A PROBATIONARY driver is on the lookout for a new set of wheels after his late model Holden Commodore ute was permanently impounded yesterday.
Ballarat Highway Patrol members impounded the 21-year-old man’s car for the third and final time yesterday morning, after he was caught by police doing burnouts late last year.
The Ballarat man fronted the Ballarat Magistrates Court on Wednesday, where it was ordered he permanently forfeit his car.
In a double whammy for police, a suspended driver was also caught at the scene of the impoundment about 8.50am, after he drove past police while his licence was suspended.
Acting quickly, police intercepted the vehicle near the Ballarat police station and found the driver had a suspended licence.
Anti-hoon laws were first introduced in 2006, before they became even harsher in 2011.
Now, if a person is found guilty of three hoon-related offences inside three years, their vehicle can be permanently forfeited by the court.
The driver of the impounded car had twice previously had his car impounded before committing his latest offence.
Ballarat Highway Patrol Acting Sergeant Travis Johnston said it was somewhat unusual for cars to be permanently impounded, although the amount of repeat offenders continued to rise.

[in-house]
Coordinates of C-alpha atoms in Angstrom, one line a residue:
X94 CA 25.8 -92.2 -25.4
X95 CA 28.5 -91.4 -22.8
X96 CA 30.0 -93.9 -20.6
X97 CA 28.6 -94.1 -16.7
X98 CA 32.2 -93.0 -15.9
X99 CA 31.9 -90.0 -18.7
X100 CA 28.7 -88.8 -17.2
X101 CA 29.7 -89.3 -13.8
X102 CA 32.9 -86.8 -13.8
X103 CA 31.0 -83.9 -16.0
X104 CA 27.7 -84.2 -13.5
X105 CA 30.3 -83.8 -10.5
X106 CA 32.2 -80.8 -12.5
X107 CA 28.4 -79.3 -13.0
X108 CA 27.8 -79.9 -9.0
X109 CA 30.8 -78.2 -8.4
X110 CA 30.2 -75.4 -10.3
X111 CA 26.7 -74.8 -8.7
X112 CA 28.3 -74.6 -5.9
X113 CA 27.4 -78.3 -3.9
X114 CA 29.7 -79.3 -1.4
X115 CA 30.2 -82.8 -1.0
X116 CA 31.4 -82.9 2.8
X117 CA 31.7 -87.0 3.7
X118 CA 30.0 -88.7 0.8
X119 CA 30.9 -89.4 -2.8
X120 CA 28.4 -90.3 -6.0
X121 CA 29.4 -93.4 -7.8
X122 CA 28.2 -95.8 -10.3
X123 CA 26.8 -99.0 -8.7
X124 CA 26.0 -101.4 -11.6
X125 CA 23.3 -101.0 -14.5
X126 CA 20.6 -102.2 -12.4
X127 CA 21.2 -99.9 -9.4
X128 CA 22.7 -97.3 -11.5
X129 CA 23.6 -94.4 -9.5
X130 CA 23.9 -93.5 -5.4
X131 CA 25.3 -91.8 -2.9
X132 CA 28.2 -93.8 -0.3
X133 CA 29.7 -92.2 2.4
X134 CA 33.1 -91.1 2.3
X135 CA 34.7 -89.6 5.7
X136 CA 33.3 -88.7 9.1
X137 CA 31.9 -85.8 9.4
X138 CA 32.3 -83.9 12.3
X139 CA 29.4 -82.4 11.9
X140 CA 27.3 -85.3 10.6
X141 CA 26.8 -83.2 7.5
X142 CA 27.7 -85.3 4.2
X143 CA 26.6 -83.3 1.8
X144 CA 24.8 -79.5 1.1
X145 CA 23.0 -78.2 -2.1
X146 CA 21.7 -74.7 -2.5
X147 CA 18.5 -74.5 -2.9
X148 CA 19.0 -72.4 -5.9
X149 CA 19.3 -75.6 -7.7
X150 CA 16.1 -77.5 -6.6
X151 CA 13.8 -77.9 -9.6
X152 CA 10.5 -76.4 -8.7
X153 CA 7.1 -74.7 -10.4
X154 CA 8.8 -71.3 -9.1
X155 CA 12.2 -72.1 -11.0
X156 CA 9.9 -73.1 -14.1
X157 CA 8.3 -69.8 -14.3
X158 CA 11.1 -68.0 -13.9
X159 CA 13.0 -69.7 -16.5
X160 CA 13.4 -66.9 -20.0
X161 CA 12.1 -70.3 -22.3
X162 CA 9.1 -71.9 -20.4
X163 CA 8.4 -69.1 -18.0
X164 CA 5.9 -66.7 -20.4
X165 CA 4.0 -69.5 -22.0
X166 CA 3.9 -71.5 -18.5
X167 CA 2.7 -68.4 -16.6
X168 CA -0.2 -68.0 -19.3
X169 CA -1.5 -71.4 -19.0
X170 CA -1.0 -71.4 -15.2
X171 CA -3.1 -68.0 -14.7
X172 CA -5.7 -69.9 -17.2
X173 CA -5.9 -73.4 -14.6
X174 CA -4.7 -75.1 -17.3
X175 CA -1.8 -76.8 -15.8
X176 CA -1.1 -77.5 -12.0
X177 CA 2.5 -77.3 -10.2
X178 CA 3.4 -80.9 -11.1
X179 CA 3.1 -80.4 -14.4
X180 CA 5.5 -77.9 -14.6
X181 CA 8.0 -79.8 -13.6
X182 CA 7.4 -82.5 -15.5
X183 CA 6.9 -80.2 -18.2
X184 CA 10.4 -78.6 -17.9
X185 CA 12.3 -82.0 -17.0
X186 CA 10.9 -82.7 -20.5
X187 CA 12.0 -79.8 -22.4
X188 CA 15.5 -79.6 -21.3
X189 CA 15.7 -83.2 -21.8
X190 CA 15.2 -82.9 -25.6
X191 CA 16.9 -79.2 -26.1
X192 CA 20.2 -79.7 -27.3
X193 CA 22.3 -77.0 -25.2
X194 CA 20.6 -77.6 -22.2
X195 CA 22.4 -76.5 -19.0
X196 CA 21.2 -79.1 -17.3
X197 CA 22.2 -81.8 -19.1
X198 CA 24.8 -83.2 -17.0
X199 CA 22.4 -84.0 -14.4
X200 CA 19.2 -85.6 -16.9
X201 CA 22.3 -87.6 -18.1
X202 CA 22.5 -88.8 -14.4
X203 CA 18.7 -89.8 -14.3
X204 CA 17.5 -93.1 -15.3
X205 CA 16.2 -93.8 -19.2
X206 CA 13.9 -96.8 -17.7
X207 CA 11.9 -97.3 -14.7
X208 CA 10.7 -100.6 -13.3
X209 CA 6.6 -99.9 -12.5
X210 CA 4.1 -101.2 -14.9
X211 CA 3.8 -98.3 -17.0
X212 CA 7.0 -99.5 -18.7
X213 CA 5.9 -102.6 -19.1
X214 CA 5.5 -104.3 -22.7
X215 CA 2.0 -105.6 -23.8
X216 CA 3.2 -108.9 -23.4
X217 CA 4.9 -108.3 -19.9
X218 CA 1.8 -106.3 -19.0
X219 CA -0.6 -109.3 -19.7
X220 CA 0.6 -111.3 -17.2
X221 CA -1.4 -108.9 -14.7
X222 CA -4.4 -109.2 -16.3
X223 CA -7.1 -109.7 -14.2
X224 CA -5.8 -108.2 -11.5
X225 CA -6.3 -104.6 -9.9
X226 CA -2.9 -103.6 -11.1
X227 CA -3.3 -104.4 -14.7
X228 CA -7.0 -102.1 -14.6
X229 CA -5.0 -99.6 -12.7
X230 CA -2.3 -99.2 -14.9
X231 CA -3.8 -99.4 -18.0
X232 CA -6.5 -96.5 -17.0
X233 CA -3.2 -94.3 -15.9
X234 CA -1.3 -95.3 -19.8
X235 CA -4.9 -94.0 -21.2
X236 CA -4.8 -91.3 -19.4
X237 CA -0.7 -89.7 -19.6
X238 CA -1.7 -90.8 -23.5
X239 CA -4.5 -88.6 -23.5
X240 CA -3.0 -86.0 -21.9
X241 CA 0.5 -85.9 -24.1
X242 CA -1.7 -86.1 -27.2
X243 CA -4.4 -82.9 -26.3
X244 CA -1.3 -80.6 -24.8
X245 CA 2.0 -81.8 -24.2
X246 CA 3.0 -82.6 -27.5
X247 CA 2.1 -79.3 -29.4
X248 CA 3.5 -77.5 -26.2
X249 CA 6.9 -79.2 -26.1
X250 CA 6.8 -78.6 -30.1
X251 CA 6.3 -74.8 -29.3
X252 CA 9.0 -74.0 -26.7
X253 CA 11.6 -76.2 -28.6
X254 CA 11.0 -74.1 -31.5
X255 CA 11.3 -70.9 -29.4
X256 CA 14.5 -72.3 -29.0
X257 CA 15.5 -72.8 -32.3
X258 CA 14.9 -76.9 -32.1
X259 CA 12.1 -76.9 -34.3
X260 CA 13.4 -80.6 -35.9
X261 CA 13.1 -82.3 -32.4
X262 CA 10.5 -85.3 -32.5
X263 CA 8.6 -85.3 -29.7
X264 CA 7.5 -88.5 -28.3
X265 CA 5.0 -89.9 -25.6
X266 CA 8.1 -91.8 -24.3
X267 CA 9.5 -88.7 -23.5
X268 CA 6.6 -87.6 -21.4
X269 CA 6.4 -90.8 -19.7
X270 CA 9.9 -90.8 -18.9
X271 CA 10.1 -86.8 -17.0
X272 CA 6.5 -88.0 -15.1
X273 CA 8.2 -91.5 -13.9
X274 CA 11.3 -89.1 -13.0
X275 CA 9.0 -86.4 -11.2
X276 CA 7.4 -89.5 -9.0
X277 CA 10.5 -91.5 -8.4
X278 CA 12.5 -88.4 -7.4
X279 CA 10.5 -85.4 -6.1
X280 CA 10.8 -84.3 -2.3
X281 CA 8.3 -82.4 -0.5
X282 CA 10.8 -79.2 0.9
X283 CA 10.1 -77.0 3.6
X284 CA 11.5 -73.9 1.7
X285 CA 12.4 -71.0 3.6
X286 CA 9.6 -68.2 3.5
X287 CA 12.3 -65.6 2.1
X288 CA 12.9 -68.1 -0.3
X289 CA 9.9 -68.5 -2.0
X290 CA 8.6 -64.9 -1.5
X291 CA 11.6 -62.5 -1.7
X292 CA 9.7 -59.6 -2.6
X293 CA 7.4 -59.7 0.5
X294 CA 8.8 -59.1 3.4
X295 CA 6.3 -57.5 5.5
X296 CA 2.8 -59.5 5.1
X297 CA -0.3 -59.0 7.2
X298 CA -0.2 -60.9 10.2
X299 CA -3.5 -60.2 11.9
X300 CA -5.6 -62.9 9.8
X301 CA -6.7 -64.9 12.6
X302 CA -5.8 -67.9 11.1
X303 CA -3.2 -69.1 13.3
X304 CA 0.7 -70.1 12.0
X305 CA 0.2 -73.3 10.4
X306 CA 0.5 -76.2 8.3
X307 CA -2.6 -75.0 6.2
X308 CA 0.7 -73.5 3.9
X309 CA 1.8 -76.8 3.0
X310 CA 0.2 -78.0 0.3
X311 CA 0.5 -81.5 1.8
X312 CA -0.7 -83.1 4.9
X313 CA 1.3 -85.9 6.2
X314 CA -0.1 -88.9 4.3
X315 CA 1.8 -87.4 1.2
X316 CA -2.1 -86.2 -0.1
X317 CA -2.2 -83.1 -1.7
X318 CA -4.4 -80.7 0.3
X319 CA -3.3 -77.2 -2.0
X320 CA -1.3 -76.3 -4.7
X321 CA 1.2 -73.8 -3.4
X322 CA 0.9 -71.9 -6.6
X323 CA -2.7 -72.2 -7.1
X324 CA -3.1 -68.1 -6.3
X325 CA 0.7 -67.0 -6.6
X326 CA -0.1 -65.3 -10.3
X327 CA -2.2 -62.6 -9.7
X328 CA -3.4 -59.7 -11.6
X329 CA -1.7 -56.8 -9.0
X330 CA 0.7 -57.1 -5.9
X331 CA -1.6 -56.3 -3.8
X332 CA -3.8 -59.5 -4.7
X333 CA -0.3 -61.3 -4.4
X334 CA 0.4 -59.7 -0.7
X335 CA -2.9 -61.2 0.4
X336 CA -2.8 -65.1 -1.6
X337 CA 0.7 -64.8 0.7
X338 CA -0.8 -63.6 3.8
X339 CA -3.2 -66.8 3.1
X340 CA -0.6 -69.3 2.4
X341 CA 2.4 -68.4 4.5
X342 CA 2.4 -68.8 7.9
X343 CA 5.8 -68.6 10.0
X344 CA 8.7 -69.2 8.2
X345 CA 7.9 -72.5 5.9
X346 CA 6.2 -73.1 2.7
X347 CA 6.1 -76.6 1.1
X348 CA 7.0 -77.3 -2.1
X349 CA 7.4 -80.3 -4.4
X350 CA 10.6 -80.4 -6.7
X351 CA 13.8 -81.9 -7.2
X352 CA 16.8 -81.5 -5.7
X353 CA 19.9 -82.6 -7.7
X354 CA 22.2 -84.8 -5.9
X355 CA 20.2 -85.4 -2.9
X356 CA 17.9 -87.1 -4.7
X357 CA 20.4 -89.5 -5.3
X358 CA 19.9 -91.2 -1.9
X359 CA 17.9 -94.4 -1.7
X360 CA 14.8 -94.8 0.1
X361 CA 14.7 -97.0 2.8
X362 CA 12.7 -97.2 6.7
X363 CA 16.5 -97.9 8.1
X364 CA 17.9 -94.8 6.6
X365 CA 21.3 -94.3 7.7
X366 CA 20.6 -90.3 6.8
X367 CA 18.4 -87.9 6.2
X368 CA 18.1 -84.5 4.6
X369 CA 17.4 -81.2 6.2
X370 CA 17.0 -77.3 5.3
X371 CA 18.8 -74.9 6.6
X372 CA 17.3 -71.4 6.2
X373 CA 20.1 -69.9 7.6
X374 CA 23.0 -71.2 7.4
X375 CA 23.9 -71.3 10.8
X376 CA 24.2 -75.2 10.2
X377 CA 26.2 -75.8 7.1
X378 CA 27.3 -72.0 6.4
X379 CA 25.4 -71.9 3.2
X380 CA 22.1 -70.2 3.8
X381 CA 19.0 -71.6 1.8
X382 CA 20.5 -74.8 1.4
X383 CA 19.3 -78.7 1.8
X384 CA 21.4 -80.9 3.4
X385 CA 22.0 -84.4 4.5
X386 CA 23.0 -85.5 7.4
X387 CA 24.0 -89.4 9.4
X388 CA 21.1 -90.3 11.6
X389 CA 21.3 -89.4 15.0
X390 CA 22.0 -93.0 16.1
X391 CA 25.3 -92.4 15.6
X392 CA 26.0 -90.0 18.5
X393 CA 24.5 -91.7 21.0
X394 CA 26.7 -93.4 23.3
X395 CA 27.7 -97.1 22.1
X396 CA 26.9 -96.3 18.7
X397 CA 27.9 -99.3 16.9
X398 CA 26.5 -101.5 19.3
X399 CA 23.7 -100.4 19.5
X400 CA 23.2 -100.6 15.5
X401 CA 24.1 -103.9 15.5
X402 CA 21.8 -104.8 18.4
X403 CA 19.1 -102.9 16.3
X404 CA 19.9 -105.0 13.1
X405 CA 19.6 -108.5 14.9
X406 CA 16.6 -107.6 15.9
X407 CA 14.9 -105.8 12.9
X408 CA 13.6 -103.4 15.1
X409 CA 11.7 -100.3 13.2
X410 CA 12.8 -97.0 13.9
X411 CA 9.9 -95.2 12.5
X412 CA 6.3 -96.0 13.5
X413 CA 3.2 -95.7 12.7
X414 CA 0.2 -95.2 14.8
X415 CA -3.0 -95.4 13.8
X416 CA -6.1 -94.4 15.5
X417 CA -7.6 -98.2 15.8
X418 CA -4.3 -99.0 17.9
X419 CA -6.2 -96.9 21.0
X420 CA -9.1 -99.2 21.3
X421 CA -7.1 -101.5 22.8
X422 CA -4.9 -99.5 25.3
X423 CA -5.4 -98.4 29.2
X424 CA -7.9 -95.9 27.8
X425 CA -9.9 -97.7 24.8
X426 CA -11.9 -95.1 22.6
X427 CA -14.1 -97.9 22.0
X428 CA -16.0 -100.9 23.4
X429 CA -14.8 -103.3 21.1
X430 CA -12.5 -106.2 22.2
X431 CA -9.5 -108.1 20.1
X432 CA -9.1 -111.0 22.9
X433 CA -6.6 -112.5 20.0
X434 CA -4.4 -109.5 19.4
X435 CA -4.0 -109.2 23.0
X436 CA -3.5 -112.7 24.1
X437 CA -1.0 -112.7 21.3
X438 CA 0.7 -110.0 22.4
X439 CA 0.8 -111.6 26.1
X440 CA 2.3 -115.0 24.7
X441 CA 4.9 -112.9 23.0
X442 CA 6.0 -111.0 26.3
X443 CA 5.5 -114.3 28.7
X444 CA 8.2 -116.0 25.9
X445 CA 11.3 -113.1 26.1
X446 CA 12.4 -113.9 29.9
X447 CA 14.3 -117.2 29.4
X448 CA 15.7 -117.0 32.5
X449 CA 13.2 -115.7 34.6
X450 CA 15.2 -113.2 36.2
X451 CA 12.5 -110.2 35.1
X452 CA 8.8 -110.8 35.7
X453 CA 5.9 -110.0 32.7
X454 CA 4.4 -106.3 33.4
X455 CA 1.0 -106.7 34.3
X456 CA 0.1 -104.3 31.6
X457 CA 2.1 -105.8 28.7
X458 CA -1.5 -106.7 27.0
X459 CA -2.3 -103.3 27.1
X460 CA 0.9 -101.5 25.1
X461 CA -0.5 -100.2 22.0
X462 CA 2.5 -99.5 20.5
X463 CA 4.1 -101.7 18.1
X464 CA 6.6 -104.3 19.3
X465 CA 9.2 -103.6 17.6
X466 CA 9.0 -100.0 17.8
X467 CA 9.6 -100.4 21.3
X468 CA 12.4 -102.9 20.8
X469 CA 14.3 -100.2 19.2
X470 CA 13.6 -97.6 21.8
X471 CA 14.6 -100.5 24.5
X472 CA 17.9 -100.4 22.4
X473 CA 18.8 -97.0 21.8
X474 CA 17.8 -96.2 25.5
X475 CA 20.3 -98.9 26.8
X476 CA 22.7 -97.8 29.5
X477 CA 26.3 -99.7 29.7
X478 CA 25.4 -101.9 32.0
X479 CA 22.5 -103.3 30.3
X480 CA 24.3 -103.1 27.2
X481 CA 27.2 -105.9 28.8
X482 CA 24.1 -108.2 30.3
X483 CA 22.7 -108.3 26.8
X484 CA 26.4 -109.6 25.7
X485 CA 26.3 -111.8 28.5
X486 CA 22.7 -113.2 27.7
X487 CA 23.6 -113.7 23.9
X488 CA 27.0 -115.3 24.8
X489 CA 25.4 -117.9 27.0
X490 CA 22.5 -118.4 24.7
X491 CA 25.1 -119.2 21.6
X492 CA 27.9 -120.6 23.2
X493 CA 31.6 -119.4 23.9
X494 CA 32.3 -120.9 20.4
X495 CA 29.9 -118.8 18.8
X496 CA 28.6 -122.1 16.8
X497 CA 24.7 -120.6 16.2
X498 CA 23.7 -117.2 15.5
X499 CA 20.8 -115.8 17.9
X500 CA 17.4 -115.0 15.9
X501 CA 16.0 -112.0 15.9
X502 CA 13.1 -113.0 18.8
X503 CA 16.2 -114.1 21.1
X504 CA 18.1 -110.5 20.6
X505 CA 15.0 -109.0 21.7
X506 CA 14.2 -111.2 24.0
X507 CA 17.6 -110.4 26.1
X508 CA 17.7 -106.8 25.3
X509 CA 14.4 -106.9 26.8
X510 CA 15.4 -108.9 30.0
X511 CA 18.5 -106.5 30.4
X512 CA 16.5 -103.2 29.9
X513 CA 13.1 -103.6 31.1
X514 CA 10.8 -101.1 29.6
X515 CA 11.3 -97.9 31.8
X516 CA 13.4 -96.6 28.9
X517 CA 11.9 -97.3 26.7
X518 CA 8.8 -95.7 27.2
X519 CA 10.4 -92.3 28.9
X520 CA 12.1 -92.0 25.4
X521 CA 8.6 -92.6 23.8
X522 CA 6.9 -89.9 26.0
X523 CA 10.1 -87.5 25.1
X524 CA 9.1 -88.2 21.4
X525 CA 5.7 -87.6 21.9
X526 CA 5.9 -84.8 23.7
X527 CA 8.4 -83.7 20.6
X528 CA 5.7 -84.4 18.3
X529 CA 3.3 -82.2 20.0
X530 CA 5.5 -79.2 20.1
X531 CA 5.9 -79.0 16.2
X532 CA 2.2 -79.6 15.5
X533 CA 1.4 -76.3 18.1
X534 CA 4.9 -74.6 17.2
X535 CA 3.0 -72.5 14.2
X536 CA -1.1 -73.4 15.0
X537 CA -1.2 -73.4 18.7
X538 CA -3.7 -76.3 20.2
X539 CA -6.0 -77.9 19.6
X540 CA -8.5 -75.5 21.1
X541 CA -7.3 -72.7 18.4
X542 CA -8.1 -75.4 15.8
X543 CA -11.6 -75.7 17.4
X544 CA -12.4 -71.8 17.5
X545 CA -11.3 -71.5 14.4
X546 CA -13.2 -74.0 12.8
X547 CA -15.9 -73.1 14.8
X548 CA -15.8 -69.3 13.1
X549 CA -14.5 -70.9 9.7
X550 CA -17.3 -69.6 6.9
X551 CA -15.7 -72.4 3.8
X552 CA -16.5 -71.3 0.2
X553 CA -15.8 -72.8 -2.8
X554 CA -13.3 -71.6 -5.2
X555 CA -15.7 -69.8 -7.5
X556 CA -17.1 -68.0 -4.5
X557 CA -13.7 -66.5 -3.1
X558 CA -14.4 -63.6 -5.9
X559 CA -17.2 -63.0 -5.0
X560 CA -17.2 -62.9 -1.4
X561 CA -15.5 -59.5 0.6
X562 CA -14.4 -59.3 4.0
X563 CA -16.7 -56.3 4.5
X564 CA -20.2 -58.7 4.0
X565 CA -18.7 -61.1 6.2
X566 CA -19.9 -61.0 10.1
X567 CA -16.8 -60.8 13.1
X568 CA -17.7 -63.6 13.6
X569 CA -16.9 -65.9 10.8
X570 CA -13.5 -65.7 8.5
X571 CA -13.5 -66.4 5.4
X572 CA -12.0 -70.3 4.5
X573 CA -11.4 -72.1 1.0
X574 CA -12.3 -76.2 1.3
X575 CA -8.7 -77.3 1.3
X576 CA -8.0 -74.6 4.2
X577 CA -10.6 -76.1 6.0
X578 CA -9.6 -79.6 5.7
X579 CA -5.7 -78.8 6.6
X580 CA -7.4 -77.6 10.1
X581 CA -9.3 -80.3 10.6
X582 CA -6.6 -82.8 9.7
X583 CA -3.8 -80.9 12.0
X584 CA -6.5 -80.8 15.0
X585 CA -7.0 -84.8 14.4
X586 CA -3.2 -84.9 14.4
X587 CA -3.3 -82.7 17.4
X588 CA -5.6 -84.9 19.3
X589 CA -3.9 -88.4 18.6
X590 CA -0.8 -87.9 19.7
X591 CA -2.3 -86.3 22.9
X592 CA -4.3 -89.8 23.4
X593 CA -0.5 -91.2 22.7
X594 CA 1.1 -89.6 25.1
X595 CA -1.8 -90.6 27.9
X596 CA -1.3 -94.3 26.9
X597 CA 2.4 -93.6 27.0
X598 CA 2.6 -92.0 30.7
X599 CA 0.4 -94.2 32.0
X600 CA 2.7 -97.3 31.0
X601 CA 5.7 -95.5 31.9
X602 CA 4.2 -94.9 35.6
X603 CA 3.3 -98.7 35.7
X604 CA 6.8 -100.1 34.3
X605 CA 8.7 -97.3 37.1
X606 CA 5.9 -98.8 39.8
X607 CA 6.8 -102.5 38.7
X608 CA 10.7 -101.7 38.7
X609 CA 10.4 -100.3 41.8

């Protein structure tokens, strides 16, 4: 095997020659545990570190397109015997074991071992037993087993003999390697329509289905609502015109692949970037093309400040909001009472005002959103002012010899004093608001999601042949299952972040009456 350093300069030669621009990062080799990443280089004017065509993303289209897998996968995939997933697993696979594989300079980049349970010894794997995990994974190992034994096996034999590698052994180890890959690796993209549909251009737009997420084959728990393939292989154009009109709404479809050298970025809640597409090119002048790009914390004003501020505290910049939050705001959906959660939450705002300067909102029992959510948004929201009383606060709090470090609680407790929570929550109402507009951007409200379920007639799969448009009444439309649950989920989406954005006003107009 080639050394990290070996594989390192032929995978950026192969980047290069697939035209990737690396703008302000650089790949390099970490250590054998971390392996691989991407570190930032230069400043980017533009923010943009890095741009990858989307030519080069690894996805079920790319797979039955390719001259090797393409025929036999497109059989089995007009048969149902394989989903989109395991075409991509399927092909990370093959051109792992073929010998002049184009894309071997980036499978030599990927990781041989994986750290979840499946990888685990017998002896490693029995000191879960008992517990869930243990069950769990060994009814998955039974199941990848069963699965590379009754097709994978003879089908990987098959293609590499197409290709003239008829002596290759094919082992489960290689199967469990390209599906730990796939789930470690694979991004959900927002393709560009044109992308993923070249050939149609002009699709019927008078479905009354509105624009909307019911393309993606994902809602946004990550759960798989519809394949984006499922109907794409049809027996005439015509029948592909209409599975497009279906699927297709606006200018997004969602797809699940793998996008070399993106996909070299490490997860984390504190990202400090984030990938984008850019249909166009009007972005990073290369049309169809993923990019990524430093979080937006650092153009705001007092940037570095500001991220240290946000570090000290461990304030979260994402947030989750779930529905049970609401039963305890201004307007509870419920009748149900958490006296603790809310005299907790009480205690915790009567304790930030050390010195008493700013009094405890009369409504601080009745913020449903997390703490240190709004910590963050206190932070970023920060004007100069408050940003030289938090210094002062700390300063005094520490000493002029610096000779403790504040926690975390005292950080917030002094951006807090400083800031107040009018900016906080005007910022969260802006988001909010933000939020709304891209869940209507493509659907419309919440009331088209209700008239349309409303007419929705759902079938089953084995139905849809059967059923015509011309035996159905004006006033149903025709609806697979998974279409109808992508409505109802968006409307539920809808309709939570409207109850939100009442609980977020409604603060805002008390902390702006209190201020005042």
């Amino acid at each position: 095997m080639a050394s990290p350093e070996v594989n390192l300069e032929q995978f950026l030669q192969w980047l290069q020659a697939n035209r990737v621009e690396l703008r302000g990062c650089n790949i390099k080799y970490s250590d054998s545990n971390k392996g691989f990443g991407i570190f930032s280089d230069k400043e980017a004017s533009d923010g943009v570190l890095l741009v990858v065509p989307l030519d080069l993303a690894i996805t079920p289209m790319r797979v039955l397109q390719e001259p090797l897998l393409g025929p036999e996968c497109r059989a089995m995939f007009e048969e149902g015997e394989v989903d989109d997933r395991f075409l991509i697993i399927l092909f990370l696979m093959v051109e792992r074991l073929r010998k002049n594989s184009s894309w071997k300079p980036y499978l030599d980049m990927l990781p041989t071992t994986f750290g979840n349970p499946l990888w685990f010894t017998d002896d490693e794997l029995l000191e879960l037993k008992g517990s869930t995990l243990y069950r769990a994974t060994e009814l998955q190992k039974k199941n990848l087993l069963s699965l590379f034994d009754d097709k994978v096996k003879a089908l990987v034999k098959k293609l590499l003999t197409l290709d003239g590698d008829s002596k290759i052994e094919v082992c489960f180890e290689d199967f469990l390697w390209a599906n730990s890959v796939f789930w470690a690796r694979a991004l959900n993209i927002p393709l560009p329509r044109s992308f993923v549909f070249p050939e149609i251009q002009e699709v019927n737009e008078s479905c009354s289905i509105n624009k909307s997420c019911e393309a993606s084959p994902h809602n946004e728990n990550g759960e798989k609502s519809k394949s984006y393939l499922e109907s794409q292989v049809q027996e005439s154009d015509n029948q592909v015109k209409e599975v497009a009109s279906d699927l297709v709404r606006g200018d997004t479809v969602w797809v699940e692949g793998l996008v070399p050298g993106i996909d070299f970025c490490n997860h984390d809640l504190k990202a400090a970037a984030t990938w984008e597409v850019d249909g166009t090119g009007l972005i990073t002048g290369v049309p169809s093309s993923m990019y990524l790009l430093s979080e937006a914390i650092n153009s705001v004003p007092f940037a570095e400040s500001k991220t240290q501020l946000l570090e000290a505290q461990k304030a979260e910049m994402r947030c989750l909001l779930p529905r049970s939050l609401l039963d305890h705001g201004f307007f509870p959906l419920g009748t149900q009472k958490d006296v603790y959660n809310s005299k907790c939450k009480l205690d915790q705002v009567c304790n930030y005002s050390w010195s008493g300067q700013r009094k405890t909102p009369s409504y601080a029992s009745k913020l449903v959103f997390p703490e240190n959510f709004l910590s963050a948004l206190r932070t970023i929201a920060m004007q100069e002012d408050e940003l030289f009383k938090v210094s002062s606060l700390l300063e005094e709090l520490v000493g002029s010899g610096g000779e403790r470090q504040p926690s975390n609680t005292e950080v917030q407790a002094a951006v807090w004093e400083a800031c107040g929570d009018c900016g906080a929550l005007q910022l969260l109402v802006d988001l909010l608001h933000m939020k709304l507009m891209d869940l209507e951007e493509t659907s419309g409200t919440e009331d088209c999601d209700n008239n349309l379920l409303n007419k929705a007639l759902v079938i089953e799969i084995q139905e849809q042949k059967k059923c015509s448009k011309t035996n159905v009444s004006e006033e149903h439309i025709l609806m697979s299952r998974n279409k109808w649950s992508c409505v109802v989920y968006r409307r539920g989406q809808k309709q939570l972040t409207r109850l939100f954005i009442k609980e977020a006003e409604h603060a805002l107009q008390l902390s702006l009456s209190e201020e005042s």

Acting Sergeant Johnston said police were gradually starting to see motorists having their cars impounded on multiple occasions.
“It’s not a matter of if you will get caught, but when,” he said.
“We’re getting to a point where we’re starting to see these recidivist offenders come to our attention more than once since the government introduced the new laws.
“Drivers aren’t listening to the message that it is inevitable they will be caught, which we saw.”
In addition to the seizure of a vehicle, the courts can impose a fine in excess of $28,000 and/or a period of imprisonment of up to two years, if a person is found guilty of hoon driving.